pure, and beautiful which had risen in the ages. The one proposed to pull down the temple; the other, to purify it, and to replace its weak and decayed portions with solid rock. The great work of the sixteenth century, which bears the generic title of the Reformation, was divided between these tendencies; not, indeed, absolutely to the last extreme, but yet really divided. The whole Protestant movement in the Church of the West was reformatory as over against papal Rome, and was so far a unit; but it was divided within itself, between the conservative and radical tendencies. The conservative tendency embodied itself in the Reformation, in which Luther was the leader; the radical, in Zwingle and his school. Calvin came in to occupy a relatively mediating position,conservative as compared with the ultraism of Zwinglianism, and of the heretical tendencies which Zwinglianism at once nurtured, yet, relatively to Lutheranism, largely radical. The Church of England is that part of the Reformed Church for which most affinity with the conservatism of Lutheranism is usually claimed. That Church occupies a position in some respects unique. First, under Henry VIII., ceasing to be Popish without ceasing to be Romish; then passing under the influences of genuine reformation into the positively Lutheran type; then influenced by the mediating position of the school of Bucer, and of the later era of Melancthon, a school which claimed the ability practically to co-ordinate the Lutheran and Calvinistic positions; and finally settling into a system of compromise, in which is revealed the influence of the Roman Catholic views of Orders in the ministry, and, to some extent, of the Ritual; of the Lutheran tone of reformatory conservatism, in the general structure of the Liturgy, in the larger part of the Articles, and especially in the doctrine of Baptism; of the mediating theology in the doctrine of predestination; and of Calvinism in particular changes in the Book of Common Prayer, and, most of all, in the doctrine of the Lord's Supper. The Conservatism of the Church of England, even in the later shape of its reform, in many respects is indubitable, and hence it has often been called a Lutheranizing Church. But the pressure of the radicalism to which it deferred, perhaps too much in the essence and too little in the form, brought it to that eclecticism which is its most marked feature. Lutheranizing, in its conservative sobriety of modes, the Church of England is very un-Lutheran in its judgment of ends. The conservatism of the Lutheran Reformation exalted, over all, pure doctrine as the divine presupposition of a pure life, and this led to an ample and explicit statement of faith. While the Church of England stated doctrines so that men understood its utterances in different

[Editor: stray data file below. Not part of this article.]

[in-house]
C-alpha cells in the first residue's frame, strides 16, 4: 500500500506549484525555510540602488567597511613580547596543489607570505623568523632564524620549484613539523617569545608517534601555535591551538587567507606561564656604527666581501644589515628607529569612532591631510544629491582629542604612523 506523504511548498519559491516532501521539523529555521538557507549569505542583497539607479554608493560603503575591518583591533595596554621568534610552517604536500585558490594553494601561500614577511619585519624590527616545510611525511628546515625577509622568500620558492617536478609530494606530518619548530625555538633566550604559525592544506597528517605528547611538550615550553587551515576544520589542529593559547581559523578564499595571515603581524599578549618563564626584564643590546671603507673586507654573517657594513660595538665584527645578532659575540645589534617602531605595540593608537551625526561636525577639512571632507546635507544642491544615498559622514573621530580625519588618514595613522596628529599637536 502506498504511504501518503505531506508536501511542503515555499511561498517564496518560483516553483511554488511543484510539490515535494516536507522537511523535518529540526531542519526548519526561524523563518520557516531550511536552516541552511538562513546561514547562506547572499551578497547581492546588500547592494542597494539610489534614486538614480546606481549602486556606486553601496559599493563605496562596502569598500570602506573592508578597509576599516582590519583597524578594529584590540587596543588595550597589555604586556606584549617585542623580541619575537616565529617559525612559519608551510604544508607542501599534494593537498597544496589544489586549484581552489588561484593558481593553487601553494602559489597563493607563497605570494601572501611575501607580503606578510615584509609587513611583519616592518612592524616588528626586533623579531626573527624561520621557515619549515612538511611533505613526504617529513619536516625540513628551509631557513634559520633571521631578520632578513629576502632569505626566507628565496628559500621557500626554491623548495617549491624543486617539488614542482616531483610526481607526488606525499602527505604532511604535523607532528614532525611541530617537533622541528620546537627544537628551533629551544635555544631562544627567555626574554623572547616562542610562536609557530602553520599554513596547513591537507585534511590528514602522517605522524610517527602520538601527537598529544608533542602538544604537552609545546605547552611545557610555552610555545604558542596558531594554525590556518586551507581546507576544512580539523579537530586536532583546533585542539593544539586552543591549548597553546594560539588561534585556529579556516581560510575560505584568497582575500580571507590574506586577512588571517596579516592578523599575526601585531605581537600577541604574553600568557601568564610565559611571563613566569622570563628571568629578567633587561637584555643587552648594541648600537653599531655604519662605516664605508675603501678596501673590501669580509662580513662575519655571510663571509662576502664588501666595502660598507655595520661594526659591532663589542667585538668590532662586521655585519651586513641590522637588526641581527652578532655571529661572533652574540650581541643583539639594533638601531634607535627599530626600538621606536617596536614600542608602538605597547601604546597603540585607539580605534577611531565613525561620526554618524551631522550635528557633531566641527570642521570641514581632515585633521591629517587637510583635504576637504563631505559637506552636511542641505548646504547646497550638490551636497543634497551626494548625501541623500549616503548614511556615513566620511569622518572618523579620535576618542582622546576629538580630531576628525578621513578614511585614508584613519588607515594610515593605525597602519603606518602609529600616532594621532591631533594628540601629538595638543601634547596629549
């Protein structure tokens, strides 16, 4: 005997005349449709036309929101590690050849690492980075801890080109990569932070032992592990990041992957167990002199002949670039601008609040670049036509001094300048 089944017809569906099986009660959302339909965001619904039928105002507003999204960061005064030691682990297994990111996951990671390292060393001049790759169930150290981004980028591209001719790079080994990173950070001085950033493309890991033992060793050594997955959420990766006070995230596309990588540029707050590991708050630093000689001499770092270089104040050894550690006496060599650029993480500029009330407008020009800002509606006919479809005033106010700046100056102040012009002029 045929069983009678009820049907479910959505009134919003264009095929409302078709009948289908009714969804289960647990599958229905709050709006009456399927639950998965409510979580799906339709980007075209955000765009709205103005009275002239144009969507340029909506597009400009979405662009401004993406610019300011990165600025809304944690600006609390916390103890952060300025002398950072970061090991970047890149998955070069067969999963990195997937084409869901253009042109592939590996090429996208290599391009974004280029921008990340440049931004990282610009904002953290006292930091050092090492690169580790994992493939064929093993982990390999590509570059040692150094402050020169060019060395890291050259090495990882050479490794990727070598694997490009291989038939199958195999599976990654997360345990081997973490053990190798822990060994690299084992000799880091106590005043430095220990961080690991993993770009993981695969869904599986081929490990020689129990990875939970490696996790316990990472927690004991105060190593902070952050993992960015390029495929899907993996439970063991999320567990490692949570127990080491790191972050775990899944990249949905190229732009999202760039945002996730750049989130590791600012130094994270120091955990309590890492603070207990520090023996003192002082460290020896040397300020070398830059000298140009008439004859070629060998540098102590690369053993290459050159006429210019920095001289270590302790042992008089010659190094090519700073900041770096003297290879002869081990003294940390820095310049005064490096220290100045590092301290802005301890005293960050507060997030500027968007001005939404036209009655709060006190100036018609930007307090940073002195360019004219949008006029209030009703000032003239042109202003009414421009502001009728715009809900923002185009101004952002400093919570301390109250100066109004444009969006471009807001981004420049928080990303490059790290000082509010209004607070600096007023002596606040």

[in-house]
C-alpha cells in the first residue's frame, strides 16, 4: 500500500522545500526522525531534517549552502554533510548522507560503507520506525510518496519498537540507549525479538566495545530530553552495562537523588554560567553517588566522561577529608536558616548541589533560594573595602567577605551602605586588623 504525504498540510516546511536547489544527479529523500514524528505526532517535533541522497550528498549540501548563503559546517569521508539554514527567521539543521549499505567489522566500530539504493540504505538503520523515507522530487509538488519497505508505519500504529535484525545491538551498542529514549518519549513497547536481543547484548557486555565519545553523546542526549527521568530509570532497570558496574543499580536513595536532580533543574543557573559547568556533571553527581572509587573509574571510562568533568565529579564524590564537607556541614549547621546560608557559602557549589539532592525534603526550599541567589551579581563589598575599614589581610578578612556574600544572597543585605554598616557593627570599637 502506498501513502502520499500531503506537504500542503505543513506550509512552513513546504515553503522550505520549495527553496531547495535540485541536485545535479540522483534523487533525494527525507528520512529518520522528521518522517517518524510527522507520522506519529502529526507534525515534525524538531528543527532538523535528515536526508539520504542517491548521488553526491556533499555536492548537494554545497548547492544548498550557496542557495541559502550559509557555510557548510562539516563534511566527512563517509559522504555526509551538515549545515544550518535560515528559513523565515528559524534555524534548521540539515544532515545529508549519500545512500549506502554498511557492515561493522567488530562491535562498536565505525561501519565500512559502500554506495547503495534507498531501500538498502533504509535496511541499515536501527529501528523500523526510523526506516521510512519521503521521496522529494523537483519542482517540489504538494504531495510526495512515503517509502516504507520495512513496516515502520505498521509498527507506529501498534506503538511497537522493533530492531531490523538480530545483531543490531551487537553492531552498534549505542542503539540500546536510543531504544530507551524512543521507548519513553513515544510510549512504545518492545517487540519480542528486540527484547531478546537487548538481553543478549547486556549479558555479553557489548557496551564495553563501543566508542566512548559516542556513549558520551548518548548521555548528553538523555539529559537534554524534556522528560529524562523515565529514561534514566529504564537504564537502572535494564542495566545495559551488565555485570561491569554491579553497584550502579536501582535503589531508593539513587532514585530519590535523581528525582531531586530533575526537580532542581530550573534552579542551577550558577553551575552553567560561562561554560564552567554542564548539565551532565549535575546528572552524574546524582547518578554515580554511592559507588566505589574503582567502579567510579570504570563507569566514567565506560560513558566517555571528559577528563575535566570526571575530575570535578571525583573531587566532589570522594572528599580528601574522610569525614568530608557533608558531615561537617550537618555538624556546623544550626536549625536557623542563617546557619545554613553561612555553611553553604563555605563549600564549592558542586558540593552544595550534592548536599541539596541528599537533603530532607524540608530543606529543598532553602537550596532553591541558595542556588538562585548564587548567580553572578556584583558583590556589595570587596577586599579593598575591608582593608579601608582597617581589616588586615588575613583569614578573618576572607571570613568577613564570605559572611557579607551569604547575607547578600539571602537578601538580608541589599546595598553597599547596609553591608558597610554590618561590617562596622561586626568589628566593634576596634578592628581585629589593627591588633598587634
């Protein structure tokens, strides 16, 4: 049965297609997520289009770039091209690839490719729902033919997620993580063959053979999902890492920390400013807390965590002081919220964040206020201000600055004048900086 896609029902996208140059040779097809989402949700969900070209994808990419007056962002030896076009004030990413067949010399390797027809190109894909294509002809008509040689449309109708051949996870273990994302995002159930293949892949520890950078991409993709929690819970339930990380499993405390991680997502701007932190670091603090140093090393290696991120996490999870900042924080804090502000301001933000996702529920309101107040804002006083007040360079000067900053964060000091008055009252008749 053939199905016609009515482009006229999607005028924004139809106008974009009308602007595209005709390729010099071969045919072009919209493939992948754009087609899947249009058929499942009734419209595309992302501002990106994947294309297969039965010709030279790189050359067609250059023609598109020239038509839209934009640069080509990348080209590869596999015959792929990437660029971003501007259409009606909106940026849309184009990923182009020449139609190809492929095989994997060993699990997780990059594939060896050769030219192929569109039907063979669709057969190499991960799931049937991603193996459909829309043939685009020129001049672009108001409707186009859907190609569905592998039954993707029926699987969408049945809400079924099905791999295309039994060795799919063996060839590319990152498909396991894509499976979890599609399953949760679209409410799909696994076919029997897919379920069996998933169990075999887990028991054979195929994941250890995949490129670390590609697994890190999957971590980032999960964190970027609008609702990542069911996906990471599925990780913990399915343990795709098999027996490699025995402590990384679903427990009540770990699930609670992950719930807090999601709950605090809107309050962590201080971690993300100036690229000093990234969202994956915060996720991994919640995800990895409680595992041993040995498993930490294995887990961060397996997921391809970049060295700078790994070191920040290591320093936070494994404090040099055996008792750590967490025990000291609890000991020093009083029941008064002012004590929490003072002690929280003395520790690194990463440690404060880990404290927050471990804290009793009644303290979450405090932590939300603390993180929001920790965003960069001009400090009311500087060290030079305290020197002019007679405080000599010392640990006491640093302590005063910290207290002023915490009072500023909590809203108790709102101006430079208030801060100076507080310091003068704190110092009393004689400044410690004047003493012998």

ways, the Lutheran Church tried so to state them that men could accept them in but one sense. If one expression was found inadequate for this, she gave another. The Lutheran Church has her Book of Concord, the most explicit Confession ever made in Christendom; the Church of England has her Thirty-nine Articles, the least explicit among the official utterances of the Churches of the Reformation. The Eclectic Reformation is like the Eclectic Philosophy,- it accepts the common affirmation of the different systems, and refuses their negations. Like the English language, the English Church is a miracle of compositeness. In the wonderful tessellation of their structure is the strength of both, and their weakness. The English language is two languages inseparably conjoined. It has the strength and affluence of the two, and something of the awkwardness necessitated by their union. The Church of England has two great elements; but they are not perfectly preserved in their distinctive character, but, to some extent, are confounded in the union. With more uniformity than any other great Protestant body, it has less unity than any. Partly in virtue of its doctrinal indeterminateness, it has been the home of men of the most opposite opinions: no Calvinism is intenser, no Arminianism lower, than the Calvinism and Arminianism which have been found in the Church of England. It has furnished able defenders of Augustine, and no less able defenders of Pelagius. Its Articles, Homilies, and Liturgy have been a great bulwark of Protestantism; and yet, seemingly, out of the very stones of that bulwark has been framed, in our day, a bridge on which many have passed over into Rome. It has a long array of names dear to our common Christendom as the masterly vindicators of her common faith, and yet has given high place to men who denied the fundamental verities confessed in the general creeds. It harbors a skepticism which takes infidelity by the hand, and a revised mediaevalism which longs to throw itself, with tears, on the neck of the Pope and the Patriarch, to beseech them to be gentle, and not to make the terms of restored fellowship too difficult. The doctrinal indeterminateness which has won has also repelled, and made it an object of suspicion not only to great men of the most opposite opinions, but also to great bodies of Christians. It has a doctrinal laxity which excuses, and, indeed, invites, innovation, conjoined with an organic fixedness which prevents the free play of the novelty. Hence the Church of England has been more depleted than any other, by secessions. Either the Anglican Church must come to more fixedness in doctrine or to more pliableness in form, or it will go on, through cycle after cycle of disintegration, toward ruin. In this land,